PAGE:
U.S. Rep. Francis Rooney, R-Fla., wants the U.S. Labor Department to restore federal policies ended by the Obama administration on paying home healthcare workers overtime.
This week, Rooney sent a letter to acting U.S. Labor Sec. Patrick Pizzella calling on Pizzella to rescind the Obama administration’s decision to end the Companion Services Exemption to the Fair Labor Standards Act (FLSA).
“We must ensure that families have access to affordable in-home companion service. I recently led the efforts in Congress to ask the administration to overturn a ruling made in 2013 that went against the intent established by Congress many decades ago. There have been many unintended consequences since the rule change and it is time to right the wrong. Families have many things to manage and we should not exacerbate the already significant pressure of home care,” Rooney said this week.
“We have to ensure that the elderly and disabled individuals in our communities have access to affordable companion care,” Rooney added. “That’s why I am urging the Department of Labor to rescind these regulations and uphold the Companion Services Exemption as Congress intended.”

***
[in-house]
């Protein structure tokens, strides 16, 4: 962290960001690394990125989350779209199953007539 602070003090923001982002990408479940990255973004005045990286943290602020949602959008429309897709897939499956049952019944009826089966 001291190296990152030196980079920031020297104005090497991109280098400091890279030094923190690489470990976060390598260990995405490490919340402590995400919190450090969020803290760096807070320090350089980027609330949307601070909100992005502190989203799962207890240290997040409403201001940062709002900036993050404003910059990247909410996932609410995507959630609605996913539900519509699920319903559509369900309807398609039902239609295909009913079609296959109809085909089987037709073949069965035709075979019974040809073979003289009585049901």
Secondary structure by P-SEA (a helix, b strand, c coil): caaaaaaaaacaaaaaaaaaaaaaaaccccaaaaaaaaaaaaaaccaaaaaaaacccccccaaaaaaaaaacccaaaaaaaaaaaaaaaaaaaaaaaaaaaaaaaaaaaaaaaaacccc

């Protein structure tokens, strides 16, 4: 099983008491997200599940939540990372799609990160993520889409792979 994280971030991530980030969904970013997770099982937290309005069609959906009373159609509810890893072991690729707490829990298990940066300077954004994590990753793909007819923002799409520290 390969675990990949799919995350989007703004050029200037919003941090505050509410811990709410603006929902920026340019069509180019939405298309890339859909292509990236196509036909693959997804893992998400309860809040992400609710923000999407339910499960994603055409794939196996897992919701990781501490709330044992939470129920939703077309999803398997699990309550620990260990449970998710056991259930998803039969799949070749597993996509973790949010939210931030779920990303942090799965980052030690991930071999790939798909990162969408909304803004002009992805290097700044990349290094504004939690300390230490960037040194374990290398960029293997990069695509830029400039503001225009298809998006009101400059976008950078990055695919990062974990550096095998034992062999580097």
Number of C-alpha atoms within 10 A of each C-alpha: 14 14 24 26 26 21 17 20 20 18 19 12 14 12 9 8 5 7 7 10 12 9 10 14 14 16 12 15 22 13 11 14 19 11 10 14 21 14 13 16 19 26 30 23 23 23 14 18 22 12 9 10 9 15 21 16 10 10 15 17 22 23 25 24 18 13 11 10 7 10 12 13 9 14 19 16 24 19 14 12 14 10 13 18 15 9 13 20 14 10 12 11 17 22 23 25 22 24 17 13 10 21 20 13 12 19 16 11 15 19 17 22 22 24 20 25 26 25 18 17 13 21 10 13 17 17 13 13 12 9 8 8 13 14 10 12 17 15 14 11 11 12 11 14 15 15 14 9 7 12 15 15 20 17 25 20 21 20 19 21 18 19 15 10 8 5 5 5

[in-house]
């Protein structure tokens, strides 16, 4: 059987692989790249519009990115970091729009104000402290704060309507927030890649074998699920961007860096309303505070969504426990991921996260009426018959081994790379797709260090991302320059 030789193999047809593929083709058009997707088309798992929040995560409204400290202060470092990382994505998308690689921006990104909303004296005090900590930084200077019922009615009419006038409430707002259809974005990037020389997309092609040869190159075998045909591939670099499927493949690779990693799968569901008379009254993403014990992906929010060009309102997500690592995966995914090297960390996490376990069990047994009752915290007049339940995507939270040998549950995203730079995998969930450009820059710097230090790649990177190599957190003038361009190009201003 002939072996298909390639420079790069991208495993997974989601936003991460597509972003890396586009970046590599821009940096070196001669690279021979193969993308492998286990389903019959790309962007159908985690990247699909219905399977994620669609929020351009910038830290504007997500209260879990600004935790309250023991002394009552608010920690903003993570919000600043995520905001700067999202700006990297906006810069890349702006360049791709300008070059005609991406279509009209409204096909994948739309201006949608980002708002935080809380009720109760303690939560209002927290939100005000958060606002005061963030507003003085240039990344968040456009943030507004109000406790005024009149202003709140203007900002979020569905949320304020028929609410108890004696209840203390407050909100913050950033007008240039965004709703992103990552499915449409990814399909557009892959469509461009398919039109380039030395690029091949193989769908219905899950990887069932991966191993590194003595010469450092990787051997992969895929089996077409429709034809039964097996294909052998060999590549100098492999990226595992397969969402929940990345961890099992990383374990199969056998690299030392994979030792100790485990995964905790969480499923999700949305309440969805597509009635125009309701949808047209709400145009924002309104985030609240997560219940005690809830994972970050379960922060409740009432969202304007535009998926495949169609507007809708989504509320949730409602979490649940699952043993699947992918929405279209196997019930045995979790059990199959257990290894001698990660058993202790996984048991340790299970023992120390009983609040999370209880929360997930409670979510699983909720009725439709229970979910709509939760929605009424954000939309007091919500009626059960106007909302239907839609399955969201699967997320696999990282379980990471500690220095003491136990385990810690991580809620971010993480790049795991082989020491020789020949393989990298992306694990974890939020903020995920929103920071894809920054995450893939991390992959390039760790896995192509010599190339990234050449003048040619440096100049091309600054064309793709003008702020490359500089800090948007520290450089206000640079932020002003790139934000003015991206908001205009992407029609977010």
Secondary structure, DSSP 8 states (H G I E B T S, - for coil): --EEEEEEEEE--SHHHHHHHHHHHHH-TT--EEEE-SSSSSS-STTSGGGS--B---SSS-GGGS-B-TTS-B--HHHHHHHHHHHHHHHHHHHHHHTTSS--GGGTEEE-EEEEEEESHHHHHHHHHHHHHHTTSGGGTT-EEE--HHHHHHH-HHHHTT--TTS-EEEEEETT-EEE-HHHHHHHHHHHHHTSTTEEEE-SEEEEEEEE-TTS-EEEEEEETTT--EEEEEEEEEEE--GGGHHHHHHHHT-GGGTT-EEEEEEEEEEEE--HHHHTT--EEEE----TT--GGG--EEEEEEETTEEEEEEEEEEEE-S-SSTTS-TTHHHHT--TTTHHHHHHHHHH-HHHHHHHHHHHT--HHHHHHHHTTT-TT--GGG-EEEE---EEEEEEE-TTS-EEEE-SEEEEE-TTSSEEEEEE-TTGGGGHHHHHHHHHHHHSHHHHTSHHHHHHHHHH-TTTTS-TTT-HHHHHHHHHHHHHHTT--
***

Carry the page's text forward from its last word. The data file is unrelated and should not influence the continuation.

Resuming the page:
Back in 2013, the Obama White House “changed the interpretation of a rule within the Department of Labor which effectively repealed the Companion Services Exemption to the Fair Labor Standards Act.” That exemption excluded home healthcare workers from overtime if they work more than 40 hours.
In 2007, the U.S. Supreme Court ruled that the Companion Services Exemption was constitutional in Long Island Care at Home, Ltd. v. Coke in a 9-0 ruling.
First elected to Congress in 2016, Rooney has grown increasingly active on labor issues during his time on Capitol Hill.
Right after winning a second term in November, Rooney wrote then U.S. Labor Sec. Alexander Acosta, calling on him to classify worker centers as labor organizations. Back in April 2018, Rooney introduced the “Accountability for Represented Workers Act” to offer more transparency and close the worker center loophole which some critics insist organized labor uses to avoid disclosing finances and keep current leadership in place. In October, Rooney introduced the “Union Integrity Act” which, he insists, will protect whistle blowers and crack down on corruption. Earlier in the year, Rooney introduced the House version of the “Union Transparency and Accountability Act,” a proposal championed by U.S. Sen. John Thune, R-SD, in recent years which would add more transparency in unions’ finances by bringing back rules ended by the Obama administration.